Moushumi Bhowmik and Sukanta Majumdar discuss the journey of The Travelling Archive
For a production of his minimalist play Krapp’s Last Tape, featuring a 69-year-old man listening to a recording he made on his birthday 30 years ago, Samuel Beckett instructed his actor to “become as much as possible one body with the machine…The spool is his whole life”.
It is Krapp I think of while speaking to Moushumi Bhowmik, a singer-songwriter, and Sukanta Majumdar, an audiographer. The last ten years of their life have unspooled as a journey through Bengal, recording its “rich and varied” folk music, and disseminating it through The Travelling Archive (http://www.thetravellingarchive.org).
“In the beginning it was just a personal journey, a random collection of songs from the road, with no particular purpose or method in mind. I was picking up music with which I could instinctively connect, as a musician... Cassettes began to pile up on shelves at home in Kolkata, many of which remained wrapped in cellophane, gathering dust. But some I played over and over till their songs started to become part of my own repertoire. Then I wanted to know more than just the song,” Moushumi writes on the website.
The project started with a research and documentation grant from the India Foundation for the Arts in Bangalore in 2004. Moushumi was joined by Sukanta soon after, as a resource person initially and a co-researcher and traveller subsequently.
Over the years, the project has taken several turns. What started off as an interest in the form of song known as bichchhed gaan — songs traditionally about the separation of lovers, or metaphysical separation of the human from the divine — has grown into a search for songs with a more physical expression — as separation from home.
They have also evolved in the process. For instance, having studied in a film institute, Sukanta was trained to believe that the recorded sound should be “as clean as possible”. But recording on the field meant undoing some of this training and incorporating the ambience and atmosphere into the sound.
Their journey has also taken them beyond the marked boundaries of Bengal, from remote villages in Sylhet, Bangladesh, to London for a sub-project exploring the linkages between music, memory and migration. Recently, they visited Delhi to conduct a workshop at the UnBox festival.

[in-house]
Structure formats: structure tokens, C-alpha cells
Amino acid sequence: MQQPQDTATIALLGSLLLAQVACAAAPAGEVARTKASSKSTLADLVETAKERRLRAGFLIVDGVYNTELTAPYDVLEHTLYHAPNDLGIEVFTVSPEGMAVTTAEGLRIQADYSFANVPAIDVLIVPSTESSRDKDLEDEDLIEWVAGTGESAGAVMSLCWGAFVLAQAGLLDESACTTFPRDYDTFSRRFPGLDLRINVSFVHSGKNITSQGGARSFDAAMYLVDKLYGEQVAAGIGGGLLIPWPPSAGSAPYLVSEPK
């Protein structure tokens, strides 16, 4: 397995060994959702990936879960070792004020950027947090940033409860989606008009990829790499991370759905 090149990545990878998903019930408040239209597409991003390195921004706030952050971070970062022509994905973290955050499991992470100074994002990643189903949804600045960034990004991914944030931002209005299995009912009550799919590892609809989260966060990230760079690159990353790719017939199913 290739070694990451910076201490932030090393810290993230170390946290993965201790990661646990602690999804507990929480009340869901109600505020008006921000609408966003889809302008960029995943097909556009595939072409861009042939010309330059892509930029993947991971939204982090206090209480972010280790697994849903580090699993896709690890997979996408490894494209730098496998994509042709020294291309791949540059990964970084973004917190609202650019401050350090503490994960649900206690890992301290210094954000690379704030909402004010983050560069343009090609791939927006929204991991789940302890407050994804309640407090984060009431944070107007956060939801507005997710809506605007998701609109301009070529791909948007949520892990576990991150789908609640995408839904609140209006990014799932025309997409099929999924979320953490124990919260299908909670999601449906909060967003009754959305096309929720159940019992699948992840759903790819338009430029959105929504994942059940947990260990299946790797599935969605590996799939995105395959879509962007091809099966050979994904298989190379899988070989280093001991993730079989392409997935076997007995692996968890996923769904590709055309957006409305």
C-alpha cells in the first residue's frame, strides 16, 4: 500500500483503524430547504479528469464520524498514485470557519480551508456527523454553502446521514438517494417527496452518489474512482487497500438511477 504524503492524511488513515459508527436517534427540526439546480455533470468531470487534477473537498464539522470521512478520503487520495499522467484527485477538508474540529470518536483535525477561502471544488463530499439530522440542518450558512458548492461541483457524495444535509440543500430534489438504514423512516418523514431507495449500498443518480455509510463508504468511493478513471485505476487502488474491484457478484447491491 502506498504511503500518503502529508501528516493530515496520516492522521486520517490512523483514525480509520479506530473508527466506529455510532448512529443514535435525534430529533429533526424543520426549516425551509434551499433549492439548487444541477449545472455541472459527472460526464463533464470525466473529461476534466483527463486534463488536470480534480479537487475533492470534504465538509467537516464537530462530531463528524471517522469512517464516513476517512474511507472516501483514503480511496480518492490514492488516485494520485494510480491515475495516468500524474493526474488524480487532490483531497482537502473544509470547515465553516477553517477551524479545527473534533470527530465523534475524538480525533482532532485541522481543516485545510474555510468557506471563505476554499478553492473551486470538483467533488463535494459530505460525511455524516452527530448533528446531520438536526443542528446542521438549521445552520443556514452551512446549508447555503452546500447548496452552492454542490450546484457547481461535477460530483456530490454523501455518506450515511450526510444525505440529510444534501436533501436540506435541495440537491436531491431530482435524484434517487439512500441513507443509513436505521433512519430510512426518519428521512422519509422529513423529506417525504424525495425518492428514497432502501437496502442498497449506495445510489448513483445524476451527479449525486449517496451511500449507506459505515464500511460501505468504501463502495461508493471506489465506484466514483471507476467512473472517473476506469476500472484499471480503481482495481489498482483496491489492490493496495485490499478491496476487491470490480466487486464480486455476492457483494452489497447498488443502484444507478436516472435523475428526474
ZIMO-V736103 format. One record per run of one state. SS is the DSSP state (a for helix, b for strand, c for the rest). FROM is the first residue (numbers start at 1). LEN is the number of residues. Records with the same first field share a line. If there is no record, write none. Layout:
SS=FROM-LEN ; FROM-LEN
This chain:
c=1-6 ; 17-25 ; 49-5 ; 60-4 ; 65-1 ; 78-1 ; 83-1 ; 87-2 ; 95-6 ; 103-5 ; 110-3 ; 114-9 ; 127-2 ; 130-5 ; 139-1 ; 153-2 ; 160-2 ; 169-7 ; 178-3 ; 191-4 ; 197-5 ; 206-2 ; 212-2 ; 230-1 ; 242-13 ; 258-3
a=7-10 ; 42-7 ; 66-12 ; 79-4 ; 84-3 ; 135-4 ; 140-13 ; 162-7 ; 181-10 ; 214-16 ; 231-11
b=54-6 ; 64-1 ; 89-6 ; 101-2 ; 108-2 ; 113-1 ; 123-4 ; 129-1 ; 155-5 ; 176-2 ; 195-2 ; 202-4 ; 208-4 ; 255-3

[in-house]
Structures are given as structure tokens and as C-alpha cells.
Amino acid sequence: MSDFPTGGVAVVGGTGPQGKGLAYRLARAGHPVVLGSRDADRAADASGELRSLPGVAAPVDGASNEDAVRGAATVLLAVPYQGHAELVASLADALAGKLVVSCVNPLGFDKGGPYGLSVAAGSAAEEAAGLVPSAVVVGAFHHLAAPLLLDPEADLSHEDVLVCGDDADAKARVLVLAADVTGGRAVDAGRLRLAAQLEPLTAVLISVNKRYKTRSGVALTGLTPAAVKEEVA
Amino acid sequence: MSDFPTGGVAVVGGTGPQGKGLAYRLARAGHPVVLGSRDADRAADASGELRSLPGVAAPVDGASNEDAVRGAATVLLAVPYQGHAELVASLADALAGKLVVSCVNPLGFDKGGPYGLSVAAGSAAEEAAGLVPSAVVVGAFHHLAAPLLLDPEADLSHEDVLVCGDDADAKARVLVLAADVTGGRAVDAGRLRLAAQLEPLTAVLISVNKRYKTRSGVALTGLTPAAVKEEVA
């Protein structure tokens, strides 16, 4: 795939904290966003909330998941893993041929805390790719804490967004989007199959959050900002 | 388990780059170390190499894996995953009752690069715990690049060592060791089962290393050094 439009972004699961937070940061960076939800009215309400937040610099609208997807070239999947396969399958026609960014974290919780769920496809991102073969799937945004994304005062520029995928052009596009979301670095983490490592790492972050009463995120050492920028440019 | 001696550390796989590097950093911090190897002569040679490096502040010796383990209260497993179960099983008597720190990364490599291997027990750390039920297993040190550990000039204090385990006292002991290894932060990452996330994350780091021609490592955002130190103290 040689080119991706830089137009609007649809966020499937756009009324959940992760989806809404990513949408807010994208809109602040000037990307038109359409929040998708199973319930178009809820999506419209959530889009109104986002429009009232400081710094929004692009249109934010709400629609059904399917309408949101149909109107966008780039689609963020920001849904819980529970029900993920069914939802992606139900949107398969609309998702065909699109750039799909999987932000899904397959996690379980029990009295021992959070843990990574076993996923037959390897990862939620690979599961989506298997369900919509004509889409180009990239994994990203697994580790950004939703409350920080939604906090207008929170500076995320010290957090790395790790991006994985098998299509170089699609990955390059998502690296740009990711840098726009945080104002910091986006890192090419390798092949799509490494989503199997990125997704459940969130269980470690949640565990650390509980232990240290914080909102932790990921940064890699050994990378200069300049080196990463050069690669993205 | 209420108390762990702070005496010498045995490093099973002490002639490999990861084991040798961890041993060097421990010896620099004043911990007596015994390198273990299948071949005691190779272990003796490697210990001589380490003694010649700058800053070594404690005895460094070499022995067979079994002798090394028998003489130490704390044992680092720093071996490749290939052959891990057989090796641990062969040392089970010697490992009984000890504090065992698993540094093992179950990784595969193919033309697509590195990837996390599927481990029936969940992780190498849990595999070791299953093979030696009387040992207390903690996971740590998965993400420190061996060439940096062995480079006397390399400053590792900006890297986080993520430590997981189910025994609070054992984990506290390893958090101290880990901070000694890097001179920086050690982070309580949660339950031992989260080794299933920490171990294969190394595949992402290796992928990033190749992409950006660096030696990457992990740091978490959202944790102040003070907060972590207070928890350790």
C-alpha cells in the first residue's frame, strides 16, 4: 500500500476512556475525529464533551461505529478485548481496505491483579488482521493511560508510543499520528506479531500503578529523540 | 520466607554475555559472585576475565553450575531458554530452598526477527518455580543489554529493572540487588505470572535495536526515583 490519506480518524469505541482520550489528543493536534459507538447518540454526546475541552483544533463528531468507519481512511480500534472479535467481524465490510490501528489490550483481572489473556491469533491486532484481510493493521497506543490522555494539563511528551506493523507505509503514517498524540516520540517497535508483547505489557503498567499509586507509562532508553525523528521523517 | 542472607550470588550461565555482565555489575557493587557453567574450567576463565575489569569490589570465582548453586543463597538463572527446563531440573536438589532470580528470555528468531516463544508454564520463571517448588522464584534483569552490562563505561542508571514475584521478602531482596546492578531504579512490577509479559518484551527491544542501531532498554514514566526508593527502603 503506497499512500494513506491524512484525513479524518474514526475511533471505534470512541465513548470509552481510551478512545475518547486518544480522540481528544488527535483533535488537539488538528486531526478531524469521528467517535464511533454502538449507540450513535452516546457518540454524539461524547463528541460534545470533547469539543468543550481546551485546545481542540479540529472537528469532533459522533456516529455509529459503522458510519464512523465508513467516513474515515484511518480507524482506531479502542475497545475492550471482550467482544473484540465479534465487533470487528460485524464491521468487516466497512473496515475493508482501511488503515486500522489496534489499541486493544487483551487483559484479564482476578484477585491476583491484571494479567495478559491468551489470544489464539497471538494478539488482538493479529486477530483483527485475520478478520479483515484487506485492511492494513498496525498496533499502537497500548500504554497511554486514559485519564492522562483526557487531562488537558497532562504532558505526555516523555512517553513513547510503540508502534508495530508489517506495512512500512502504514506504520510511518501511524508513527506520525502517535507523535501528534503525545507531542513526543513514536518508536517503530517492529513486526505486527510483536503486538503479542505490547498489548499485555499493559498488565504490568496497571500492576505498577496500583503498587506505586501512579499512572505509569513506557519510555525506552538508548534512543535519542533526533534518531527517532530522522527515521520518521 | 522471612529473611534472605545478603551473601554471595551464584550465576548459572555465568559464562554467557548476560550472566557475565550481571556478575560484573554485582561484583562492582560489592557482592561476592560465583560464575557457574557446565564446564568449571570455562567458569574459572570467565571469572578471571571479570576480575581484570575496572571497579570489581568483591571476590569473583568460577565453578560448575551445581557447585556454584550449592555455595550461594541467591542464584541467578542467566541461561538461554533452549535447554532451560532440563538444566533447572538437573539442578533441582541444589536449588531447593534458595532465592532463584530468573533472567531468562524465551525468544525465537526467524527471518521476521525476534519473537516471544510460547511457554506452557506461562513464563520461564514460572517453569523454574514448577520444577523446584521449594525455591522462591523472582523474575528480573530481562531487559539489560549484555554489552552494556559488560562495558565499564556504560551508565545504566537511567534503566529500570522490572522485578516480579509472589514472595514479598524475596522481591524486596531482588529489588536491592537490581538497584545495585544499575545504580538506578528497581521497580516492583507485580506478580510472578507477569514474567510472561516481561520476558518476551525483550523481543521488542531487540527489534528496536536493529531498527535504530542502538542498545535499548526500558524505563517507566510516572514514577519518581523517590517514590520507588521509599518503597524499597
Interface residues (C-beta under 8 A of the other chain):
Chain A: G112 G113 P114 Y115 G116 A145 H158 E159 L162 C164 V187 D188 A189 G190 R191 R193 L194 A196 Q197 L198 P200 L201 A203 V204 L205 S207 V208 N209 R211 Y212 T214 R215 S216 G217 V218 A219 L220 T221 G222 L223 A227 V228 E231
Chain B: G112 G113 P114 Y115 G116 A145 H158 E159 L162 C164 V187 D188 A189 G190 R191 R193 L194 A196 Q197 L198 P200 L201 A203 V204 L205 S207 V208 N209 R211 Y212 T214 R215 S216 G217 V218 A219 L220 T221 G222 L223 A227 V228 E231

They decided to conduct the workshop with three participants as a field recording with Prabhangshu, a Bengali migrant labourer from the Sunderbans, at his home in Gurgaon. Moushumi had known him from previous visits to the city, and he pulled out all stops to welcome them.
But is the reception everywhere equally warm? Doesn’t the sight of unknown travellers with sophisticated equipment ever inspire wariness or suspicion in the villages they travel to?
“It has never happened with us. As a methodology one thing we try to follow is not going into the unfamiliar. I have always worked in areas that are familiar, or somewhat familiar, and then the familiarity grows. We keep going back to the same places. There are some places we go every year to the same people and record the same songs,” Moushumi says.
Explaining their approach to the recordings, they say, “We don’t barge into someone’s house and start asking questions. We try to approach the field with a lot of humility. And slowly the conversations evolve. Slowly the song comes. Or not. We try to keep our presence as minimal as possible. The silence is as important as the song.”
It proves quite difficult to get an answer from them about their favourite recordings, but the announcement that they’ll be releasing an album of a recording done in Sylhet fills me with a gentle excitement. The album will be accompanied by the release of a bilingual book, comprising details about the artistes and field notes.